Shoshanna Keats Jaskoll

You’ve Come a Long Way, Freidy

Someone asked me the strangest thing.

“Who told you to be offended?”

As in, who put it into my head that I should be disturbed by certain practices in Judaism. I looked at him bewildered and replied, “No one told me to feel offended. It is a natural consequence of being (at times literally) invisible and unable to affect the changes that need to be made, of seeing people suffer at the hands of what is meant to be the light of the world.”

I love Judaism and I love Torah. That said, there are many things that leave me as a woman feeling alienated, and in some cases, wronged.

And I think this is what people need to understand.

Those looking to keep Jewish women in ‘traditional roles’ need to understand why these roles are falling apart and why this shift isn’t only ok, but essential.

Woman’s place in the world has changed drastically.

In every sector.

Women want different things, more things. Some as personal fulfillment and some out of communal necessity.

But people say that these desires stem from foreign places. That they are Western or feminist ideals, and that they are nonkosher.

And I say, who are you to tell someone that her needs and thoughts and desires are foreign and not kosher? To tell someone who sees a need and wants to fill it – whether personal or societal- that it stems from hubris and arrogance?

Blaming ‘feminism’ and Western ideals is a very convenient way to feel superior and shut down legitimate concerns and valid arguments.

But in fact, throughout Jewish history women and men have challenged the way Halacha was implemented and succeeded in influencing its development– to the great benefit of the Jewish people.

How can that be? It is because Halacha does not exist in a vacuum, but takes into account dynamic societal norms. In many arenas, when societal norms change, so do Halakhic norms.

To illustrate:

Tzniut. As is discussed in many halachic sources, dress standards are dependent on local custom. Where forearms and shins are the norm, it is not a problem to expose them. They become like the hands and face- normal to be seen and thus not a temptation. The Aruch Hashulchan says that a man can say Shma in front of a woman’s uncovered head because it is commonplace. The Yaskil Avdi, based on the Ben Ish Chai, ruled that where women never cover their chests, breasts have the same status as hands and face. I am not suggesting that we dress according to modern society but I am suggesting that the frum world’s increasing obsession with erasing women for modesty is the exact opposite of how our sages ruled and and has no Halakhic basis. Societal. Not Halachic.

Striking your wife. Hitting one’s wife was halachically acceptable in places where striking wives to educate them or get them to do their work was accepted. In communities where it was deemed wrong, so too did the Rabbis deem it forbidden by Jewish law. How is this even relevant today? A woman wanting a divorce must have cause according to the Beit Din. If her cause is abuse and the judges decide that beating for education is ok, she may be told that she has no cause- and thus not be ‘entitled’ to a divorce. Societal. Not Halachic

Women’s Rights. Zelafchad’s daughters saw injustice in the way land was given only to sons when the Jews were entering the Land of Israel and petitioned to change it. Moses took the question to God who said they were right and the law was modified, allowing daughters to receive an inheritance of land as well.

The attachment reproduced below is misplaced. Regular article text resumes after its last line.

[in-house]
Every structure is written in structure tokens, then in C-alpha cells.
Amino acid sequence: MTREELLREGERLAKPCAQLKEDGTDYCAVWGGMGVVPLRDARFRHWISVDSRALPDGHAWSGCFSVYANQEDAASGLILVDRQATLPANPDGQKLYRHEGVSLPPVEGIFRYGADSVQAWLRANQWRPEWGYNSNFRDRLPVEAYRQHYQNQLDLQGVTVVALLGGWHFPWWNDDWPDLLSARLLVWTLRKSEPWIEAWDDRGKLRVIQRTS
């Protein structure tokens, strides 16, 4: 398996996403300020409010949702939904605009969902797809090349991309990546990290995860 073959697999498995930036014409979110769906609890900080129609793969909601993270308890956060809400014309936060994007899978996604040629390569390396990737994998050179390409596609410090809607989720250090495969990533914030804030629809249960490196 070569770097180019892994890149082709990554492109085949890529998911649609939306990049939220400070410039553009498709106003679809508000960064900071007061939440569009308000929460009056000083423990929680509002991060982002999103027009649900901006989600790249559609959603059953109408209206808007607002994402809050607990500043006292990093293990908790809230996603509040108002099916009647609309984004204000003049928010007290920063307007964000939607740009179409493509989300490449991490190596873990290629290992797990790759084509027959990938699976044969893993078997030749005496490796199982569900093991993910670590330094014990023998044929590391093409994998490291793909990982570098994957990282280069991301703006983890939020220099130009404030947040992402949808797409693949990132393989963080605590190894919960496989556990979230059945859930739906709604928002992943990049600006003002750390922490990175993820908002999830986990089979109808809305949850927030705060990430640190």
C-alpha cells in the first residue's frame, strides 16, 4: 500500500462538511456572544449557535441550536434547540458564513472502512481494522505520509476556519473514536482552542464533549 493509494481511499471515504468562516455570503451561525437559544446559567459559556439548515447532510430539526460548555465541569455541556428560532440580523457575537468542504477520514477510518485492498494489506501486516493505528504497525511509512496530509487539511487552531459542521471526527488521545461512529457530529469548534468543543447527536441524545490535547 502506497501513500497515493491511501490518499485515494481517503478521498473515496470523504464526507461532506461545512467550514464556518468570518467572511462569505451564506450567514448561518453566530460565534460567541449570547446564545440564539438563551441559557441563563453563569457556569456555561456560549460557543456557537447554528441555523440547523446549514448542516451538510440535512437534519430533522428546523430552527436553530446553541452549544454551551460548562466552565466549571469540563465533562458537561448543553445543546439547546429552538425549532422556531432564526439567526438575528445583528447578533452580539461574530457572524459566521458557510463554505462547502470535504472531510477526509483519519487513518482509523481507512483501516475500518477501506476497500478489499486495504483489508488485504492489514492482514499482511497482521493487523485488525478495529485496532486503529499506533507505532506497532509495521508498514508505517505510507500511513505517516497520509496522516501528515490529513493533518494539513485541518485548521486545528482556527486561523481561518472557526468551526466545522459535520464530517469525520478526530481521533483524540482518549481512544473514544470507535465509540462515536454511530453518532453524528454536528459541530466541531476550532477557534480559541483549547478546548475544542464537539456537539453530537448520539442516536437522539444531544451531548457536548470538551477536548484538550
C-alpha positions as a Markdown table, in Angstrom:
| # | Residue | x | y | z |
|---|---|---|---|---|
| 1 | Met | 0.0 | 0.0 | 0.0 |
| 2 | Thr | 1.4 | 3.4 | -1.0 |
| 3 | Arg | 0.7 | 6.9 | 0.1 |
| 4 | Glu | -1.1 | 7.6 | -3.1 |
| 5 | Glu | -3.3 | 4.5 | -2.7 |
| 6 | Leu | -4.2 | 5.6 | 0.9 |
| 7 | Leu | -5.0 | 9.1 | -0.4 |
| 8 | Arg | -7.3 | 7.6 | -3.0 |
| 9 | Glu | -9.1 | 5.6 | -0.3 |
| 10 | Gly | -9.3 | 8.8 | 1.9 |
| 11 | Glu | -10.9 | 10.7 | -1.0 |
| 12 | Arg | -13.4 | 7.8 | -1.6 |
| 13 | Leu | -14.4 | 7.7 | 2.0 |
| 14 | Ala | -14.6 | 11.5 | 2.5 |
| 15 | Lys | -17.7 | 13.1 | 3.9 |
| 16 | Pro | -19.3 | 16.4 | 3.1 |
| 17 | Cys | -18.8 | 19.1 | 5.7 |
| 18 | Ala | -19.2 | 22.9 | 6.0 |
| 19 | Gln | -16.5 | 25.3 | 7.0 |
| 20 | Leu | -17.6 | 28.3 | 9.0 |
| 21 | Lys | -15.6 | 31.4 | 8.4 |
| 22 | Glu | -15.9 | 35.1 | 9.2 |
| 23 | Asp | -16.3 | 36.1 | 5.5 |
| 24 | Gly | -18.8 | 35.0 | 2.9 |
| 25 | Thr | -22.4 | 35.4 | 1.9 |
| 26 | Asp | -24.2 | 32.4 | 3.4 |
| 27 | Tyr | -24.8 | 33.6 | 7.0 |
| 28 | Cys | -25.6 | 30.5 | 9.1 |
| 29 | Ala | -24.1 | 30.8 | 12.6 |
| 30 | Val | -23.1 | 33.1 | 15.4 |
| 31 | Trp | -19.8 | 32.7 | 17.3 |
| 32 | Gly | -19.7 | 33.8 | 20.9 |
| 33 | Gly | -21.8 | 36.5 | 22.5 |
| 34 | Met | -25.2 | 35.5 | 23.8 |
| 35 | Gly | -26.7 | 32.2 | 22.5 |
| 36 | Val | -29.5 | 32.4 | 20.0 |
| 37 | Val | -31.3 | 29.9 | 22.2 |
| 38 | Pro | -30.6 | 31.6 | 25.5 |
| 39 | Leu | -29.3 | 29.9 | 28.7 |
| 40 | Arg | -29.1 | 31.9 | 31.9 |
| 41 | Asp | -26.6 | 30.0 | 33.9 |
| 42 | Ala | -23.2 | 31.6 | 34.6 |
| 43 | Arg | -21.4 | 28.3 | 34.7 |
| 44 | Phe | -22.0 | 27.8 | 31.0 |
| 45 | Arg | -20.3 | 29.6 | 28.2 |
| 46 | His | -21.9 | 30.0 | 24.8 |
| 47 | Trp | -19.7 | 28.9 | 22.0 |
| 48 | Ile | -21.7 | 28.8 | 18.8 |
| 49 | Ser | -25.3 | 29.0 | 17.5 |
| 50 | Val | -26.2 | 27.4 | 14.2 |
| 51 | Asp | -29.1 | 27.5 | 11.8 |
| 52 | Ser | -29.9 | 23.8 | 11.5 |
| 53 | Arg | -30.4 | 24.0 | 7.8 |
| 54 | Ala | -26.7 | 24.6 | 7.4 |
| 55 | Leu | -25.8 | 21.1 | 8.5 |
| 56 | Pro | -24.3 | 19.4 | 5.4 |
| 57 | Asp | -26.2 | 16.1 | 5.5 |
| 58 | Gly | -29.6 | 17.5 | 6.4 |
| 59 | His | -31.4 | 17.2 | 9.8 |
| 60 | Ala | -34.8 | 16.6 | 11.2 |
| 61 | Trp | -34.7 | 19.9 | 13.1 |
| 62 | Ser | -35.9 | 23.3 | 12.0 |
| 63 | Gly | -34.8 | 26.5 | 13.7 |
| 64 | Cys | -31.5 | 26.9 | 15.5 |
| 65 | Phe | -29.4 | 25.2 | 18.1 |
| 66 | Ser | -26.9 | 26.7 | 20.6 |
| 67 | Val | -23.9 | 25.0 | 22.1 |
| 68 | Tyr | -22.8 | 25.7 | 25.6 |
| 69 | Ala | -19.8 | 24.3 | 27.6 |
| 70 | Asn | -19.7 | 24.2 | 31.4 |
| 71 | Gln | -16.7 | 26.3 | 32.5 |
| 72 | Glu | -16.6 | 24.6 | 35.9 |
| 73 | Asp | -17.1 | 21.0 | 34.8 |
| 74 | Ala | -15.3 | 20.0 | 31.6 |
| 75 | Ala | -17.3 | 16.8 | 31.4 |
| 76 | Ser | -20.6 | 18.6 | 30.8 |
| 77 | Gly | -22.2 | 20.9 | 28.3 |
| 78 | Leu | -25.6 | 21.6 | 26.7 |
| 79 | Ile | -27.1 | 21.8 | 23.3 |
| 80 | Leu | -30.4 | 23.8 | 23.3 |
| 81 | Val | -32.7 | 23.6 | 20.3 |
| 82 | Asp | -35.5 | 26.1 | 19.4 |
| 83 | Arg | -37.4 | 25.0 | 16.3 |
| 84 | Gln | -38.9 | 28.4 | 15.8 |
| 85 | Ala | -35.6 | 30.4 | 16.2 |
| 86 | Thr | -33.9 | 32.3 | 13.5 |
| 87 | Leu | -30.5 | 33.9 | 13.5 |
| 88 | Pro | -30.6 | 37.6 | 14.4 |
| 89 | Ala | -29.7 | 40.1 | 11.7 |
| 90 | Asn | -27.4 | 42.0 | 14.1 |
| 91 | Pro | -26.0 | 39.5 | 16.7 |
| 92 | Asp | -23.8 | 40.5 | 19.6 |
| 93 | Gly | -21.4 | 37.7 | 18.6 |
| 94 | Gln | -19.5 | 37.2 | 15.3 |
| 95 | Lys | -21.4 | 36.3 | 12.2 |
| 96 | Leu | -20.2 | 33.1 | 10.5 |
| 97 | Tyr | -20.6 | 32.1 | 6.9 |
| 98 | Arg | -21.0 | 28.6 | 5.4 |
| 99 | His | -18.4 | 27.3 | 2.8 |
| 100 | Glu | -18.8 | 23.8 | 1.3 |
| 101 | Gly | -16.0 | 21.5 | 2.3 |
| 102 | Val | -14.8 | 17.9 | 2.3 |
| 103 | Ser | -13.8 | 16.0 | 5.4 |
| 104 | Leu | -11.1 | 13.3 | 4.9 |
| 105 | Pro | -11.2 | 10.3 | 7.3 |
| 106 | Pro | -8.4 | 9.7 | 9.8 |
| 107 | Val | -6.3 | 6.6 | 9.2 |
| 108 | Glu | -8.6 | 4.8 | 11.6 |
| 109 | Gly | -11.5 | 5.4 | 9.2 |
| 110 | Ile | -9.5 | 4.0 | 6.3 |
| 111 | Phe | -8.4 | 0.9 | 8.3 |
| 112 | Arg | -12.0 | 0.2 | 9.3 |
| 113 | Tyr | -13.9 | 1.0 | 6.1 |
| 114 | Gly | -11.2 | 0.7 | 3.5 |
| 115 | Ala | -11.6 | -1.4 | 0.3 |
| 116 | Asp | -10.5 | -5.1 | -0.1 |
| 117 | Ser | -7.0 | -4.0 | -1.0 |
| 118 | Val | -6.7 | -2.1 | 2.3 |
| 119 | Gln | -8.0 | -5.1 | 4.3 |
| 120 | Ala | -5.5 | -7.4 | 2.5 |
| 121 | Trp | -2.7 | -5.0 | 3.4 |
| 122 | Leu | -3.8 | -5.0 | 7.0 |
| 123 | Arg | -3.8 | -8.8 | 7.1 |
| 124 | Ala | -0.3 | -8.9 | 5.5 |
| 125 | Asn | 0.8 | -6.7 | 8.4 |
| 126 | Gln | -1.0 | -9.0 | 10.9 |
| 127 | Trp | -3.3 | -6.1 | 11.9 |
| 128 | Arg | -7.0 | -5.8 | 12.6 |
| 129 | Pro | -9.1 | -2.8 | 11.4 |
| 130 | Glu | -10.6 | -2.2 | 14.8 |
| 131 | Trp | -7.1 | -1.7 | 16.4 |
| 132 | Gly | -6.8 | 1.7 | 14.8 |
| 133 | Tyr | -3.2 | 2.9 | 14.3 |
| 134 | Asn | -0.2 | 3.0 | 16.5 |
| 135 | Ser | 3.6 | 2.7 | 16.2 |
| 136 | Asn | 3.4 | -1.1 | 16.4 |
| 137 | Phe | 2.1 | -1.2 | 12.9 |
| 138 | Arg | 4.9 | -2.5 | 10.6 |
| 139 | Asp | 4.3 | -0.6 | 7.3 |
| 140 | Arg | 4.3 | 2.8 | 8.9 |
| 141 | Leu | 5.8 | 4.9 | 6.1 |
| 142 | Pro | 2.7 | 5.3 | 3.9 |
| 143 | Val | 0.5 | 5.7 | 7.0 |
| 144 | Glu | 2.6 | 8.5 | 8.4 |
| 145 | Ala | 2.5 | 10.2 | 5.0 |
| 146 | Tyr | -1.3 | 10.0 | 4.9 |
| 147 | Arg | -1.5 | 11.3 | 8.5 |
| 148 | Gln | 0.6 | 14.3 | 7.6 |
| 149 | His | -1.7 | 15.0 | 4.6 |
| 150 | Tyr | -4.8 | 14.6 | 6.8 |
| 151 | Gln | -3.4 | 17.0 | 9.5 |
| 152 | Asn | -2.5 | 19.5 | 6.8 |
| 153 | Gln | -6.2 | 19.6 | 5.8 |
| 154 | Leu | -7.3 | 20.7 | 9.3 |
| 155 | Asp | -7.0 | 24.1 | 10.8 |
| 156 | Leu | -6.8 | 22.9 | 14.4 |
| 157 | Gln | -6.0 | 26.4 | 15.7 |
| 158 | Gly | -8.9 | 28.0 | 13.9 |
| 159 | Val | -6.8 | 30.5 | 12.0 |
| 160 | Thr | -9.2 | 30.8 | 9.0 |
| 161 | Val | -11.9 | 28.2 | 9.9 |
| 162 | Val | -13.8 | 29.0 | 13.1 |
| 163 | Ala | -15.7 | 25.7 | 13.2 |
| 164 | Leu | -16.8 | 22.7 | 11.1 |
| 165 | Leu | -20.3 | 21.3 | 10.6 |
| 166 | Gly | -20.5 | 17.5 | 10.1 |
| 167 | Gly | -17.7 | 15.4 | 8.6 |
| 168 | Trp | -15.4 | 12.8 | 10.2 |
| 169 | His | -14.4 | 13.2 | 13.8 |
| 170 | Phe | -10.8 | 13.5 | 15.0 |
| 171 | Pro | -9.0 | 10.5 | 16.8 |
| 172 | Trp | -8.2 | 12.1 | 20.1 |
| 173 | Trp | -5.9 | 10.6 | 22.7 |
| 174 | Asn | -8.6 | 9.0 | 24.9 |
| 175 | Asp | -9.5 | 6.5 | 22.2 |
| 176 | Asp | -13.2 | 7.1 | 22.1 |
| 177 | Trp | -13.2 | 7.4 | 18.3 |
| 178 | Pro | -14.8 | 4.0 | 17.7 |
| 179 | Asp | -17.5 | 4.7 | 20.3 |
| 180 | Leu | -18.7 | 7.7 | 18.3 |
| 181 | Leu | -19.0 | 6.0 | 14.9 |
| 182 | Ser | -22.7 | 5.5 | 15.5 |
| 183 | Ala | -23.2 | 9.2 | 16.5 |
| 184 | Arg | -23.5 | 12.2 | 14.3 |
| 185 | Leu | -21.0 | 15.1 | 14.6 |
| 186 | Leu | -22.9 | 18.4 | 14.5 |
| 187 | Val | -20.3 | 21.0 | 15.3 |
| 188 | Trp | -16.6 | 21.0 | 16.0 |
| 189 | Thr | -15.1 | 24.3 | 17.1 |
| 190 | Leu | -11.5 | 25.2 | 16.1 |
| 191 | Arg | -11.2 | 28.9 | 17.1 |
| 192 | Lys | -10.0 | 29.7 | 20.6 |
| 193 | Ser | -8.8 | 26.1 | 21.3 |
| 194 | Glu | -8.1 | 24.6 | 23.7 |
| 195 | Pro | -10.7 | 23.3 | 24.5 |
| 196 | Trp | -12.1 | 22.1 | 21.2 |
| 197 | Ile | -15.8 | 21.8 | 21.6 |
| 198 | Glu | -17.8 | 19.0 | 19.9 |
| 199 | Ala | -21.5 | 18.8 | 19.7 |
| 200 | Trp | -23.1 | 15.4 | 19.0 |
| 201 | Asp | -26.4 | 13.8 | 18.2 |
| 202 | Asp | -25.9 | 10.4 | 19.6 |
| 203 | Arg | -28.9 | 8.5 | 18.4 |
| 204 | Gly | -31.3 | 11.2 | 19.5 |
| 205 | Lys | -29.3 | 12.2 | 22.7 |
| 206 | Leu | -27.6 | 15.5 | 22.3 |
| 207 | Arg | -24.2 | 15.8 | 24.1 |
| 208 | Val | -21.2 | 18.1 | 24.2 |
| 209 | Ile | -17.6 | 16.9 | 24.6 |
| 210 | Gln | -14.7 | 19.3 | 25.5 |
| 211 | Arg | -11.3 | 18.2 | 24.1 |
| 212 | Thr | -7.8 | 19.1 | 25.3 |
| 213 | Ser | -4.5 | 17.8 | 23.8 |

Sara Schenirer recognized that keeping girls from learning Torah was actually destroying the young Jewish generation with girls marrying out of the religion. She petitioned the Rabbis at the time and was given blessings to begin teaching girls Torah in a formal setting. Something that was until then forbidden.

Rabbeinu Gershon outlawed polygamy- something explicitly allowed in the Torah. He saw it as detrimental and made a  blanket ban that completely altered marriage in Ashkenazi Judaism. He also made it so that a man could not divorce his wife without her consent –  a radical change in Halacha.

Would we accuse them of foreign influence and nonkosher ideals?

Fear of women’s advancement is something I cannot grasp or understand. The fear that comes along with women wanting to fill more active roles in Judaism is, quite frankly, bizarre. I am still waiting for someone to give me something more than, “it’s never been done before”, because a- that is not true and b- that is not a halachic response.

Halacha is clear that never having done or seen something before does not make it forbidden. And the manipulative use of  Kol Kevudah Bat Melech Pnima (the honor of the king’s daughter is internal) as a means to guilt women into thinking that they must remain behind the scenes, passive, and tucked away is eroding in the face of unanswered and unaddressed needs.

Recognizing that a Jewish practice no longer reflects contemporary ethics or norms, or is in fact detrimental to the Jewish people, and calling for halachically-mandated solutions has been a normal part of Judaism since we became a nation. It is how we stayed a nation for so long while so many others disappeared.

To those who resist women’s advancement in Judaism I say: What is it you fear? Why is our advancement not also your advancement? Why is our desire to be closer and more involved with Judaism not something you would applaud?

This phenomenon of women seeking more is not going anywhere. Women are going to continue to seek, to learn, to achieve, to speak, to be heard, to teach, to influence, to make the changes that the Jewish people needs for its survival because that has always been the Jewish way.

About the Author
Shoshanna Keats Jaskoll is a writer and an activist. Cofounder of She loves her people enough to call out the nonsense. See her work at
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